Well, the first two months of the year turned out to be a complete shitshow.
Actually, the first 25 days of January were just fine. There was even vegetarian haggis for Burns Night. It’s better than it sounds, really.
But then the 10 minute meeting happened.
Pro-tip: when you and most of your department get a request for a short meeting bad news is on the wind. Unfortunately, it wasn’t the bad news I thought – that my department would be undergoing to some minor cuts to full-time staff due to one of our directors moving out of the group at the beginning of January.
It was actually worse. Oh, so much worse.
The Chief Marketing Officer at LargeFinancialInstitution, where I have been on staff since 2019, decided that my group was “too expensive” and that he would be eliminating approximately 70% of the staff positions (40 out of 57 people), including two of our three directors and our Vice President who has been with the company for her entire 21-year career.
To say it was a shock is the understatement of this barely-legal century. Why such a shock, you ask?
LargeFinancialInstitution declared a profit of over $4B in Q4 of 2020 and ultimately went on to declare a profit of nearly three times that for 2020 overall. Yes, you read that right. That’s billion with a capital B.
Needless to say, that 10-minute meeting extended to 25 because, as you’d expect, when people are told they are about to lose their jobs in the middle of a K-shaped recession caused by a seemingly never-to-end pandemic they have questions. Questions like:
- When’s our last day?
- Will there be severance?
- Where can we get information about continuing healthcare coverage? (oh, so urgent in the middle of a fucking pandemic, this one)
And the CMO had no answers. None whatsoever. Neither did the HR representative who sat mute on the call.
Let’s not point out that LargeFinancialInstitution has a 42-page PDF available on its Intranet to cover just such situations, a PDF the HR rep should have been prepared to direct us to immediately after the meeting but no, we had to sleuth that shit on our own.
The worst cut of all: fucker didn’t even have the courtesy to brush his hair and put on a dress shirt. We got what looked like post-workout hair and his best Nike hoodie.
The only thing he could tell us at the time was there would be jobs posted by COB Wednesday and we were welcome to apply for those jobs. Oh, but wait, he did answer one question: Would we be competing with outside candidates for those jobs?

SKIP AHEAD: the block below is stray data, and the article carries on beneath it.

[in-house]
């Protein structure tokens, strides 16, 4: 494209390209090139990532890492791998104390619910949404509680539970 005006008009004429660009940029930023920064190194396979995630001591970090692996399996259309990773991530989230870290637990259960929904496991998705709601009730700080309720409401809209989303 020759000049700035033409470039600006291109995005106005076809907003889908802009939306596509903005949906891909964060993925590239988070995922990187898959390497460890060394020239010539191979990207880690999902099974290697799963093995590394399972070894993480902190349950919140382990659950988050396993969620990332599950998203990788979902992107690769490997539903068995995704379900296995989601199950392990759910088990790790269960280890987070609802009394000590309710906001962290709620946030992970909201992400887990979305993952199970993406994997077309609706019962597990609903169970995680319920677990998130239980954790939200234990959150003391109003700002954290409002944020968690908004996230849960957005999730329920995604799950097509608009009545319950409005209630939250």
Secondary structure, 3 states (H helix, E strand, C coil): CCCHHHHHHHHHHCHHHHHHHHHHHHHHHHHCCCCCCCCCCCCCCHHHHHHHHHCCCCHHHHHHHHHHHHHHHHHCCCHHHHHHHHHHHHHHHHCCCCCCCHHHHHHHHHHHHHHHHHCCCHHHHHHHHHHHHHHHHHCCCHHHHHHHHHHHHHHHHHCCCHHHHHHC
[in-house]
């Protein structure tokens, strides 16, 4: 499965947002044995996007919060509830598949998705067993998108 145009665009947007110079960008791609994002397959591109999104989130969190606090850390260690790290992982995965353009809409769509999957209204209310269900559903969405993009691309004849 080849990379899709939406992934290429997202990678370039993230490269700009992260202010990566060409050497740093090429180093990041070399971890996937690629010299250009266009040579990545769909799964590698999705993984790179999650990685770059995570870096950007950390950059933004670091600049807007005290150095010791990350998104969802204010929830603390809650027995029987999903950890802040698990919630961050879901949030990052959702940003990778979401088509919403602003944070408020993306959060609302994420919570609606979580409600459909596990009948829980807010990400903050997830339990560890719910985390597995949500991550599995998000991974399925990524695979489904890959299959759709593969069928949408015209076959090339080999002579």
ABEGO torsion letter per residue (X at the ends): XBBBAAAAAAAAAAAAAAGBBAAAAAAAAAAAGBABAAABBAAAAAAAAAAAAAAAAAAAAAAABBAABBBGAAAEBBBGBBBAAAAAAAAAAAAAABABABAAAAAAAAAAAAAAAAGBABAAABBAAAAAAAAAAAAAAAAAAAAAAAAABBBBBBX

The answer we got was no, only with other internal candidates. The answer we got was either wrong or a lie as at least three of the jobs ended up posted on LinkedIn at least two weeks before the close date for internal candidates. Of those 19 jobs only 6 of them were even vaguely related to what people in my group do. And, bitterly, none of them were in my specialty area.
I’ve spent the last 6 weeks updating my professional portfolio, polishing my resume, and meeting way more strangers than I ever wanted to meet under pressure. One of my soon-to-be former colleagues describes it accurately as “dating, only not optional.”
And here’s the thing: Searching for a job sucks. It sucks at the best of times. But it especially sucks when companies aren’t sure if they need to hire but put job postings out there anyway, and leave them up long after they’ve made an offer to a candidate.
I’ve had some really great experiences this round – most companies have gotten the idea that a robo email saying they received your credentials is the bare fucking minimum they should be doing – and I’ve had some really shitty experiences – like the recruiter who kept pinging me until I told him to go away. Seriously, who texts someone after they’ve been sent to voice mail after calling twice in 5 minutes?
The layoff experience…It’s not my first time at the layoff rodeo. The only thing Large Financial Institution did right was give us a month’s lead time to telling us our last day was in mid-March.
But that’s a story for after I’ve collected my severance check.